By Greg Gabriel, Buffalo Sports Page NFL Expert

Presently the Buffalo Bills hold the 12th pick in the first round of the 2018 NFL Draft. The Bills are also flying out to Los Angeles to meet and workout USC quarterback Sam Darnold on Friday.  Being that Darnold will go in the top four picks, why would the Bills spend the time and money for this workout?

The answer is simple, the Buffalo Bills would like to move up to be in position to draft one of the so-called elite quarterbacks in this Draft. With Darnold being one of those quarterbacks and possibly the best quarterback in this Draft, the Bills need to have any and all questions they have on Darnold answered.

Darnold Brown-Out

Reality is for the Bills to have a shot at Darnold, the Cleveland Browns have to pass on him with the first overall pick and the New York Giants who have the second pick have to be willing to make a deal with the Bills so that the Bills end up with that second pick.

Of course if Cleveland selects Darnold at number one then the Bills wasted their time. As I write this, I have been told that Cleveland has not made up their mind as to who to select at one. They are debating between two quarterbacks, Darnold being one and the other is Wyoming’s Josh Allen. Allen of course has the big arm and is very mobile but he has problems with accuracy. Darnold on the other hand is much further advanced but he has some negative also.

Sam Slumped in 2017

The first negative that jumps out on Darnold is that he didn’t play as well in 2017 as he did in 2016. His completion percentage dropped by over four points and he turned the ball over more between interceptions and fumbles. Granted, his supporting cast wasn’t as good but he was also more experienced so he should have shown improvement.

When you look at his mechanics, he does not a conventional throwing motion. He has a semi-sidearm release with a long delivery. These can be corrected but it takes time. His decision making also can be questioned and that was one of the reasons for his increased number of turnovers.

Sam’s Sense for Offense

What the Bills hope to accomplish with this meeting and workout is to get to know Sam Darnold the person better and to learn how he thinks on the field. As I have written before here, part of a private workout is extensive classroom work. In the classroom, the Bills coaches will have Darnold break down some USC plays and have him relate to them just what was going on during certain plays. It is here that the coaches will get a good understanding of Darnold’s thought pattern when he is on the field and his overall knowledge of offensive football and concepts.

Once done with that, the Bills may install some of their own offense to see how quickly Sam can pick up and understand what he is being asked to do. Often in these sessions, the coach will ask the player to give back to him everything that was taught in the previous 15 to 20 minutes. If Darnold is a quick learner, he should be able to give back to the coach everything he was taught about some certain plays.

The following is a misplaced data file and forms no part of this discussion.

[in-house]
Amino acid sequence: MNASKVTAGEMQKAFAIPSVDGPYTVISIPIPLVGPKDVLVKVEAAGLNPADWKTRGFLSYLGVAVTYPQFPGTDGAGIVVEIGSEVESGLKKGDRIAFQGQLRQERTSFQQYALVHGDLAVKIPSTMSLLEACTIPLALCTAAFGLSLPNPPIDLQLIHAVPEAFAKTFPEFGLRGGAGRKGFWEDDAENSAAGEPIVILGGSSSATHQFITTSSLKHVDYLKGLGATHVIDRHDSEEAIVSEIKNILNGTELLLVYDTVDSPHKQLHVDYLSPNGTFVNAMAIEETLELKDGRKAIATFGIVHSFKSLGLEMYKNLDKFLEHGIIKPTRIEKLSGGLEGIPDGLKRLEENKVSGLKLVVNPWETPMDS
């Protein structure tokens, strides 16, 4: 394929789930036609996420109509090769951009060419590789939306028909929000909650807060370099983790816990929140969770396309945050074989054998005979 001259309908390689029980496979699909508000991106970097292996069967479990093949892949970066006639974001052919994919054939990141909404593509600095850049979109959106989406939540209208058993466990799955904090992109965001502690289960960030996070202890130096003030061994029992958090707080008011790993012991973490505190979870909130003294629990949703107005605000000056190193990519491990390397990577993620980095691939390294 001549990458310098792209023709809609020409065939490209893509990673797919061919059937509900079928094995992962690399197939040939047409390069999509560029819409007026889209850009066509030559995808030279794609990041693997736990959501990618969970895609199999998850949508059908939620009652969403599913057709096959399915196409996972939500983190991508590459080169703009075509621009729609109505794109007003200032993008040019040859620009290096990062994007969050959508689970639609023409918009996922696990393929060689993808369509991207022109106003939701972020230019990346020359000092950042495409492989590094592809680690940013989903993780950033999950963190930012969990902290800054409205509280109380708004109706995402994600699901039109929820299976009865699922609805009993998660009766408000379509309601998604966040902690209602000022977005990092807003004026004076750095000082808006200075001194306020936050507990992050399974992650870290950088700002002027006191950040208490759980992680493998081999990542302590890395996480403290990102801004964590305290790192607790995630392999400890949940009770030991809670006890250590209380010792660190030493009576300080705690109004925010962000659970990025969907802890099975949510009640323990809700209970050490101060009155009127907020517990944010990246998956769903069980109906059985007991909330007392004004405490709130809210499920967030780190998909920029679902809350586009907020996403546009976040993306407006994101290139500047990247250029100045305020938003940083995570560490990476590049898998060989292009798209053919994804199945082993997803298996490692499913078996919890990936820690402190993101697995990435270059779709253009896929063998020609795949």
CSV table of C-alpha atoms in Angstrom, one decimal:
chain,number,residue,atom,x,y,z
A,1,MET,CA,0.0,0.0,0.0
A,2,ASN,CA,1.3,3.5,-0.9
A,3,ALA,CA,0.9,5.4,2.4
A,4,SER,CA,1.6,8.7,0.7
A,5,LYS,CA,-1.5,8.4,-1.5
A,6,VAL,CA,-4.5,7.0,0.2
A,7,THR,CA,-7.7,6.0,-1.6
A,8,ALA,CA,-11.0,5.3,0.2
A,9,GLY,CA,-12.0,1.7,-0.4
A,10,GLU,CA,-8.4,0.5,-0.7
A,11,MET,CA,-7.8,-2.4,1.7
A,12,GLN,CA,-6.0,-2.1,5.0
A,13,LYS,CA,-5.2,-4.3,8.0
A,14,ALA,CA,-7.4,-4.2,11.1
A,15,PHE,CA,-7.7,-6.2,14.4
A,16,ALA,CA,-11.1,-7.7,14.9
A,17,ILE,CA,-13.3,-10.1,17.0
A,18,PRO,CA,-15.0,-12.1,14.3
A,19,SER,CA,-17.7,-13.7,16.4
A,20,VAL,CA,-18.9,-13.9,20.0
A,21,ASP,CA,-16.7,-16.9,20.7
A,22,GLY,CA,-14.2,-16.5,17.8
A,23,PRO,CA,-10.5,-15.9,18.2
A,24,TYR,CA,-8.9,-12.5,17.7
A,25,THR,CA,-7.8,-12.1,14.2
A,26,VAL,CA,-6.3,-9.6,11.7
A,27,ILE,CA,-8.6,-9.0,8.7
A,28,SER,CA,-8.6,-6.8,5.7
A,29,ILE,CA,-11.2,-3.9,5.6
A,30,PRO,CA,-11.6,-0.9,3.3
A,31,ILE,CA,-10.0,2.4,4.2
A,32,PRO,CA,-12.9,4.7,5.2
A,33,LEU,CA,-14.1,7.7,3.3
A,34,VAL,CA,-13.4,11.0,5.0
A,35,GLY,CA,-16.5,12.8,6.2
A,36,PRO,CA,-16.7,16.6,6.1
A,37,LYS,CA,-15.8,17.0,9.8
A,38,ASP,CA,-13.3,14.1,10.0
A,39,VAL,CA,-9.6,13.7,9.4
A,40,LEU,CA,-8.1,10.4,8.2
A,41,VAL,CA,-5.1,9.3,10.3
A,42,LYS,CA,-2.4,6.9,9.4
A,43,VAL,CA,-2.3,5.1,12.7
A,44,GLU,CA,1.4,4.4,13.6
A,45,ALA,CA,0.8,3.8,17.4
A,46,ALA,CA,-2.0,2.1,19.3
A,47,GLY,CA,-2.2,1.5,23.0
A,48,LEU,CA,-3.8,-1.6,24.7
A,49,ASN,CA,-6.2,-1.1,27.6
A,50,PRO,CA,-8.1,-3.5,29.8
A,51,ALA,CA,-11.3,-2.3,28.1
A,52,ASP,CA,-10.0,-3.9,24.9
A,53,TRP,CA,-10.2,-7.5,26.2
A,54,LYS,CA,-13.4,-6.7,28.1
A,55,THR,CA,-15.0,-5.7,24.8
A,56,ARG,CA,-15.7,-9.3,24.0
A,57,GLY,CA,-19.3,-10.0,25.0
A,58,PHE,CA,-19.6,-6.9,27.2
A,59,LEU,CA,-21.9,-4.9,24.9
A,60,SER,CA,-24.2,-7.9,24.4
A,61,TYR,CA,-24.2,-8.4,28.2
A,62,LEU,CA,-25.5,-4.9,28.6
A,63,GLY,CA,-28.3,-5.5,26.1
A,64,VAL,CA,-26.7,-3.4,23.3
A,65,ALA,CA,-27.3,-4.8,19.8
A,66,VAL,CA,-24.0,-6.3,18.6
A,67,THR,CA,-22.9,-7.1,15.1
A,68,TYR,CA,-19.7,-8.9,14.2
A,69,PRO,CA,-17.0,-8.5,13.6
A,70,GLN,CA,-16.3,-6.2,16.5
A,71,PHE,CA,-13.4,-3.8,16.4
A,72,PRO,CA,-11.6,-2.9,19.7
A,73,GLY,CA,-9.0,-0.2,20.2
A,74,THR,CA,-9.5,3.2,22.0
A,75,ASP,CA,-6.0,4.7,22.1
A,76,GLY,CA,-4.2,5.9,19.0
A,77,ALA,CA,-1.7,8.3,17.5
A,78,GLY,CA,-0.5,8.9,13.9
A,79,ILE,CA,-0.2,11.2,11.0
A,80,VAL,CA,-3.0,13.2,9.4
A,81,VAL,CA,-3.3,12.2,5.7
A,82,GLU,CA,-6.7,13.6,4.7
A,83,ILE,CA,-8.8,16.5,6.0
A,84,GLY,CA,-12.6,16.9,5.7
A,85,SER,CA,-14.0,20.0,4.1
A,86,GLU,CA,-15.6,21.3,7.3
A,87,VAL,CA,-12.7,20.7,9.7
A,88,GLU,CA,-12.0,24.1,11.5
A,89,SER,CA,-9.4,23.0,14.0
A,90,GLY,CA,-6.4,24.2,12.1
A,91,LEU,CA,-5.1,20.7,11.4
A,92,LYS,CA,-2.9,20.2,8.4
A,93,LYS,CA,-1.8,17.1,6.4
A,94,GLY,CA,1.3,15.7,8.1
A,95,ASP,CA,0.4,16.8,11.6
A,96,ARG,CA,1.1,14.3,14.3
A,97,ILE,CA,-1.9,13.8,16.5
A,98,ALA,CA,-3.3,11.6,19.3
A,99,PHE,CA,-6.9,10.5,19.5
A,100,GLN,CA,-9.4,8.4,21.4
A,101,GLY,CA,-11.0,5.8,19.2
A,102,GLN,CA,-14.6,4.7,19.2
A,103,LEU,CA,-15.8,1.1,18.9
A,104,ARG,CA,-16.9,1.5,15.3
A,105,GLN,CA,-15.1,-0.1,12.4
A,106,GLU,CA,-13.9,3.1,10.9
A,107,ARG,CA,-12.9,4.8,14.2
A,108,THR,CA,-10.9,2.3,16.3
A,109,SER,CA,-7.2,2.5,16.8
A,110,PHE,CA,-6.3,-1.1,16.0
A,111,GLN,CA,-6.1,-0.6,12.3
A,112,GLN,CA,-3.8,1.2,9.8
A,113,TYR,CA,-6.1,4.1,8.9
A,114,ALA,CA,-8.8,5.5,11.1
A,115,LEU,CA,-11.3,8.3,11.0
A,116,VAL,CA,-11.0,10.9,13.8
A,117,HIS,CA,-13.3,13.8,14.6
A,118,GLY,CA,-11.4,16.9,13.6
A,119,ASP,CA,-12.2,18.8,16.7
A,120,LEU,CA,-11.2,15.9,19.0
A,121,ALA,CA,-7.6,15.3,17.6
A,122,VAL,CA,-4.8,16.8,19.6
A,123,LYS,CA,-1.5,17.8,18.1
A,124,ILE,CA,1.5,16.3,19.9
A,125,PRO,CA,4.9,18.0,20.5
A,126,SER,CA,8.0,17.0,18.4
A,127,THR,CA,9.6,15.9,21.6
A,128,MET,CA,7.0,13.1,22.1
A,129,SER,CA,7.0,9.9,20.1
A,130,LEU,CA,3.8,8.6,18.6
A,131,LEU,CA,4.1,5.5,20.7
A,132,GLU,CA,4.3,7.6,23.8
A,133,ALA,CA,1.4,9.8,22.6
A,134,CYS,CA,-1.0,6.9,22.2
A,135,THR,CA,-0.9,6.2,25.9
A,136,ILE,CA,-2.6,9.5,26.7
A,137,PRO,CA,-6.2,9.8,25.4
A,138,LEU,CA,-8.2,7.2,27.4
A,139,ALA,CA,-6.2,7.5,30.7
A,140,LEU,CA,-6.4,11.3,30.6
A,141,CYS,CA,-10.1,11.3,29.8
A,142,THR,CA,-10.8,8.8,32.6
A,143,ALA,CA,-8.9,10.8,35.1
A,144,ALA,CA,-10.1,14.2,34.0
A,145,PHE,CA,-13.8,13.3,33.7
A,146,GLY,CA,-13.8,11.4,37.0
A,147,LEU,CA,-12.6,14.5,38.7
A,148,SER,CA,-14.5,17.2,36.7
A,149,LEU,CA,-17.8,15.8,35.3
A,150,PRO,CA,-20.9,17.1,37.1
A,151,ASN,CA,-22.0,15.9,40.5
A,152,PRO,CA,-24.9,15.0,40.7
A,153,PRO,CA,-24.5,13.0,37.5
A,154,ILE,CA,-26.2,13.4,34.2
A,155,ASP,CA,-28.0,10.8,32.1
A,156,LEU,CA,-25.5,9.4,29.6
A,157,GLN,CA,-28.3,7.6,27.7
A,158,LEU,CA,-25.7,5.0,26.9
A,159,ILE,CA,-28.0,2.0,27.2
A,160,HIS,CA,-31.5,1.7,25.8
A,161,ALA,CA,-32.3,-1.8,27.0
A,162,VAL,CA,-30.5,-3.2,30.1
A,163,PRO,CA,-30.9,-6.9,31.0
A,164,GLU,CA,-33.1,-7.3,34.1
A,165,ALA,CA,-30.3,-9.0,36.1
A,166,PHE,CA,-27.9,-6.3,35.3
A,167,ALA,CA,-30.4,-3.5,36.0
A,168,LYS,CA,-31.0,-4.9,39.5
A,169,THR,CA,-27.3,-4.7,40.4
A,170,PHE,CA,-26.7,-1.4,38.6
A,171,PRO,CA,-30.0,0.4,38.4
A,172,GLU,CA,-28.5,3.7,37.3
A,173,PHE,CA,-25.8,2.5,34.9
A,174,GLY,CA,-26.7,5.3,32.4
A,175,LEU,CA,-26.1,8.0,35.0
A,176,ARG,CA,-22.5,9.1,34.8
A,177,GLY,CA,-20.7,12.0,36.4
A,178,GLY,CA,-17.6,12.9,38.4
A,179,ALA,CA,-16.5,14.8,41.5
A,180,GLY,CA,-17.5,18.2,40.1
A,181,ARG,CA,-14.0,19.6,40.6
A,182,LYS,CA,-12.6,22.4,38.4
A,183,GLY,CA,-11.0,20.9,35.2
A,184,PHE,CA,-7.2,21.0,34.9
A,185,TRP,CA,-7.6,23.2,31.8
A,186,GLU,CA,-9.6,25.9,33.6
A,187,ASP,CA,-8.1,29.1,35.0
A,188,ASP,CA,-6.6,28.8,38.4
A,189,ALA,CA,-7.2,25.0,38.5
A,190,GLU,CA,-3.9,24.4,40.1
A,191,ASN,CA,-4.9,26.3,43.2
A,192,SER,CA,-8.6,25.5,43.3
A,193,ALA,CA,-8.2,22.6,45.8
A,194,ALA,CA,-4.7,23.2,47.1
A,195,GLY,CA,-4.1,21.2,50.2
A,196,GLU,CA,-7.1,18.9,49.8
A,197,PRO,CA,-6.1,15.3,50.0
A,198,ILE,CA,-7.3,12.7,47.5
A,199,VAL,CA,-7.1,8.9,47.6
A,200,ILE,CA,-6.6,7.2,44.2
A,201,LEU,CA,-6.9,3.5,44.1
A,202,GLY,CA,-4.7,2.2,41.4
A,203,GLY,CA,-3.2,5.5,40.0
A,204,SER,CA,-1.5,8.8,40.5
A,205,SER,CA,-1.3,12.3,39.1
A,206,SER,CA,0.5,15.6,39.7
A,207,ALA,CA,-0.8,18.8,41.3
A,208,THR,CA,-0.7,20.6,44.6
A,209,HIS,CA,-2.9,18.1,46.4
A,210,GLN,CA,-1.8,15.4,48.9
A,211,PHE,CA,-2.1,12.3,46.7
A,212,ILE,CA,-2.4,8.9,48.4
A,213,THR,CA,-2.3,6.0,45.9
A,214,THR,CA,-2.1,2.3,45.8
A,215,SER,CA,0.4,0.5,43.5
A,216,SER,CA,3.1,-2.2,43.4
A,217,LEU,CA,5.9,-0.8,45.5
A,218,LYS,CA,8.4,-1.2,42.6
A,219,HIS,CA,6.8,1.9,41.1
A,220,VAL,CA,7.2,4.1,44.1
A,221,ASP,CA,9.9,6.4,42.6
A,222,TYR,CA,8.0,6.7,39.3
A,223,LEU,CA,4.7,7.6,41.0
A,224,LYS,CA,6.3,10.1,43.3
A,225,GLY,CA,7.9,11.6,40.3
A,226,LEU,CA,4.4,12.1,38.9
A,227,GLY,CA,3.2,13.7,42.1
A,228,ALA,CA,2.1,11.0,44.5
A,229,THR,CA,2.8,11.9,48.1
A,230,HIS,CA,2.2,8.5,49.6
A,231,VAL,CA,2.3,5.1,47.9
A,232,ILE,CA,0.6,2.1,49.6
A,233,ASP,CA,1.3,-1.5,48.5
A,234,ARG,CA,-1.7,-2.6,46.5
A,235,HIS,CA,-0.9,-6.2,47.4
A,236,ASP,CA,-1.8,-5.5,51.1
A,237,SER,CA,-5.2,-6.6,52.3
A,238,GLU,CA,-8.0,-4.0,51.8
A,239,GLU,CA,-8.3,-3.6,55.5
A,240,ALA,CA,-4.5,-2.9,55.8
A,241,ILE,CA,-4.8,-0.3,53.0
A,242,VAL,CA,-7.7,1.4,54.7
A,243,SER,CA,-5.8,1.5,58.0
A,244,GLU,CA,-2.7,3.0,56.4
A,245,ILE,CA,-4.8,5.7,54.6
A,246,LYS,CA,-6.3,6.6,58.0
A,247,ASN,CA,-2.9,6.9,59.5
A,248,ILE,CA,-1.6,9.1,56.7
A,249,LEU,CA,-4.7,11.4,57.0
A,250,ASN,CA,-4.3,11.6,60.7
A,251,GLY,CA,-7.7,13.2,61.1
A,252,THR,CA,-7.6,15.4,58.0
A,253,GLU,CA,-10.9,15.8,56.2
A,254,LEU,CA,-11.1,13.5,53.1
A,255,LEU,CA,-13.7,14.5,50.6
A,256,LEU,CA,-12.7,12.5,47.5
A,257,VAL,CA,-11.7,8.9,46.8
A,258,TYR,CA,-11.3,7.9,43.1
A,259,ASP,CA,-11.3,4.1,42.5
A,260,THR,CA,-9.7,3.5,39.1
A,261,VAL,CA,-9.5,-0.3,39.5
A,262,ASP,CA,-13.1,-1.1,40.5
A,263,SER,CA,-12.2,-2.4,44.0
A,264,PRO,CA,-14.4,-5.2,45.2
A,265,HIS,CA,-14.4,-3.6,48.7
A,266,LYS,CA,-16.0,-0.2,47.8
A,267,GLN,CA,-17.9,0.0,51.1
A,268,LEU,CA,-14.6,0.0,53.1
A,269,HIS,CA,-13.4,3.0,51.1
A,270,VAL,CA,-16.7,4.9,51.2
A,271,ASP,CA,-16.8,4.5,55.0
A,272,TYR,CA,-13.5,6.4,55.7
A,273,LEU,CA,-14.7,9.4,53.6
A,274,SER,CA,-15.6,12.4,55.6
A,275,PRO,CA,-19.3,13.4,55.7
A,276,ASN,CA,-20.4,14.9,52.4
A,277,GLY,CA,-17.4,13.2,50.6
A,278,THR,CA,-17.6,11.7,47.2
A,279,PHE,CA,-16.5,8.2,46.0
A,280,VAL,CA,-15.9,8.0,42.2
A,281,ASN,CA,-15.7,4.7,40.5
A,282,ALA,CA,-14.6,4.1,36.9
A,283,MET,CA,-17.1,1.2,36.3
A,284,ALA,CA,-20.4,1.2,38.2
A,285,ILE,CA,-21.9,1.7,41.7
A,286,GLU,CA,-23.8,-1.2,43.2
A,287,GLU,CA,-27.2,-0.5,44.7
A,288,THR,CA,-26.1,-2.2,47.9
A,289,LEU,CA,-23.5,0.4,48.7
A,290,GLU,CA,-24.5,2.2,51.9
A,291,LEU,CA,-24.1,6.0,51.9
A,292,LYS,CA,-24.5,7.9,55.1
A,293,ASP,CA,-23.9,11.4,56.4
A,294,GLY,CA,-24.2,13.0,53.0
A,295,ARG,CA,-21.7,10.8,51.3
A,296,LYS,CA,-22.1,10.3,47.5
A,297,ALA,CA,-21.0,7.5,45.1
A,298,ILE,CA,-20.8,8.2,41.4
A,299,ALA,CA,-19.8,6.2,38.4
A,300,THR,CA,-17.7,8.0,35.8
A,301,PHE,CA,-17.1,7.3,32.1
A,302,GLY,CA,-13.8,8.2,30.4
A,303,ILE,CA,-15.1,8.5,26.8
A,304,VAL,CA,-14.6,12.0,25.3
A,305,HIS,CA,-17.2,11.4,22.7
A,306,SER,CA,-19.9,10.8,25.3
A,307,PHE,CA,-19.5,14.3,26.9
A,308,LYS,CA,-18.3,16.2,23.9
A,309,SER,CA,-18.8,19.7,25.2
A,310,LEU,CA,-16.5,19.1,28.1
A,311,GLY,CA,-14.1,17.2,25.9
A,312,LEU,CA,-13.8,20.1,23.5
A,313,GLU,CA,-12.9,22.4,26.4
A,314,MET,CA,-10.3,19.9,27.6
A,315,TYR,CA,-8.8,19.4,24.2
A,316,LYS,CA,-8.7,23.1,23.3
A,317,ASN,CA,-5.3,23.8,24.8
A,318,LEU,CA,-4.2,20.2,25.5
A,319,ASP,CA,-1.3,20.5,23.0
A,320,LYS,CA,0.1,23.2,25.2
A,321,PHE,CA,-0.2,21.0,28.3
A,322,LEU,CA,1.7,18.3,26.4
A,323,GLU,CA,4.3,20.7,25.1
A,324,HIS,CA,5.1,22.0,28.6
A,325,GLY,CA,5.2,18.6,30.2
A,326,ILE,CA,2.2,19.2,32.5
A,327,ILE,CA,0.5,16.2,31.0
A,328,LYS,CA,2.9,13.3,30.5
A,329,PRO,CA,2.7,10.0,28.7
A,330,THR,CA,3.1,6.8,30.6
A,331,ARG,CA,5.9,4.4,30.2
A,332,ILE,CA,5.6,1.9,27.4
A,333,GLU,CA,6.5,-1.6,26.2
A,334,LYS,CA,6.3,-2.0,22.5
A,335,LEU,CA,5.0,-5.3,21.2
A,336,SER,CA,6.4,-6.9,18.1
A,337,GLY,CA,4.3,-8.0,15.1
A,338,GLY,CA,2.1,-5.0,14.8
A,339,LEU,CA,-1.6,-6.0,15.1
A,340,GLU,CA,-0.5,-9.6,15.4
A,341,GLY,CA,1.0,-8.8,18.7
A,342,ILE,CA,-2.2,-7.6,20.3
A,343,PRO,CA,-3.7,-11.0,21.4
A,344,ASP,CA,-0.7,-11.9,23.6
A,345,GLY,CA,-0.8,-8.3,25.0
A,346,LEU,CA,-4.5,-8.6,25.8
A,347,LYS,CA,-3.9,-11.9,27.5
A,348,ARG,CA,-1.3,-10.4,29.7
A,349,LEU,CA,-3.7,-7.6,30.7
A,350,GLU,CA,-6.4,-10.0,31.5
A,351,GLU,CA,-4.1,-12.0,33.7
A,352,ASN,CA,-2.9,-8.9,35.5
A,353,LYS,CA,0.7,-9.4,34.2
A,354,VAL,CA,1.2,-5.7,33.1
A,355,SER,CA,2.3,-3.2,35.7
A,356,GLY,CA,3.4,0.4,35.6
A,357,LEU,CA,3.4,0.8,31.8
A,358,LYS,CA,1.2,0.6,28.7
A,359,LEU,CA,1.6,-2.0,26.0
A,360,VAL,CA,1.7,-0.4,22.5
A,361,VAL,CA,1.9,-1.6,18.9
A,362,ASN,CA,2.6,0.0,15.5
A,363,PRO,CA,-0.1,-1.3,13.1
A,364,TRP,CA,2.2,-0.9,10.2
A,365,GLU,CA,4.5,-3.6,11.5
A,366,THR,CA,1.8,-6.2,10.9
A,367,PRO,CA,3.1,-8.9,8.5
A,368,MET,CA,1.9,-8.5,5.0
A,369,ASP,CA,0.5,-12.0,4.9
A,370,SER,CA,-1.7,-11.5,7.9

On the Field

When the Bills coaches and staff are done with the classroom work, they will go out on the field with Darnold for the workout portion. Part of this exercise is just to see how he can setup and throw with accuracy. Another part is to see if he can take what he just learned in the classroom and apply it on the field.

A final part of the process is just to see if Darnold and the Bills coaches are in sync with each other. Do they like each other and are their personalities compatible? After spending hours with Darnold, the Bills coaching staff and decision makers should have a strong idea if they in fact want him to be the Bills quarterback. If the answer is yes then it’s a matter of hoping that the Browns don’t draft him and the Bills are able to put a deal together with the Giants. If both things don’t happen, then it was a waste of time for the Bills but also a useful waste of time as they have done all their due diligence on the just in case.

 

Greg Gabriel

Gabriel has spent most of his adult life as an evaluator for various NFL clubs. He started his career in 1991 working for the Buffalo Bills as a part time scout under dormer Bills Director of Player Personnel Norm Pollom. He left the Bills in June 1984 to become the Great Lakes area scout for National Football Scouting. Following the 1984 season, Gabriel joined the New York Giants as their Midwest area scout and was promoted to Director of Player Development in 1996. The Giants went to three Super Bowls and won two during Gabriel’s time with the club.

Following the Giants appearance versus the Baltimore Ravens in Super Bowl XXXV, Greg became Director of College Scouting for the Chicago Bears under General Manager Jerry Angelo. He held that position until June of 2010. During his time with Chicago, the Bears won three Division titles and the 2006 NFC Championship. In his nine Drafts with the Bears, the team drafted 12 future Pro Bowl performers such perennial Pro Bowler Matt Forte, Tommie Harris, Devin Hester, Lance Briggs and Charles Tillman.

In the 2012 – 2013 season, Gabriel was a consultant for the Philadelphia Eagles Scouting Department and has since done some small scouting roles for various NFL clubs.

Since leaving the NFL Gabriel has been a contributor for the National Football Post, the Bleacher Report and more recently Pro Football Weekly. He also is both a writer and contributor for WSCR (670the Score) in Chicago. The last three years he has authored the Pro Football Weekly Draft Guide.
Gabriel grew up in Amherst and is a 1974 graduate of Canisius College where he was a member of the football team. He and his wife Robin currently resides in the Chicago area.

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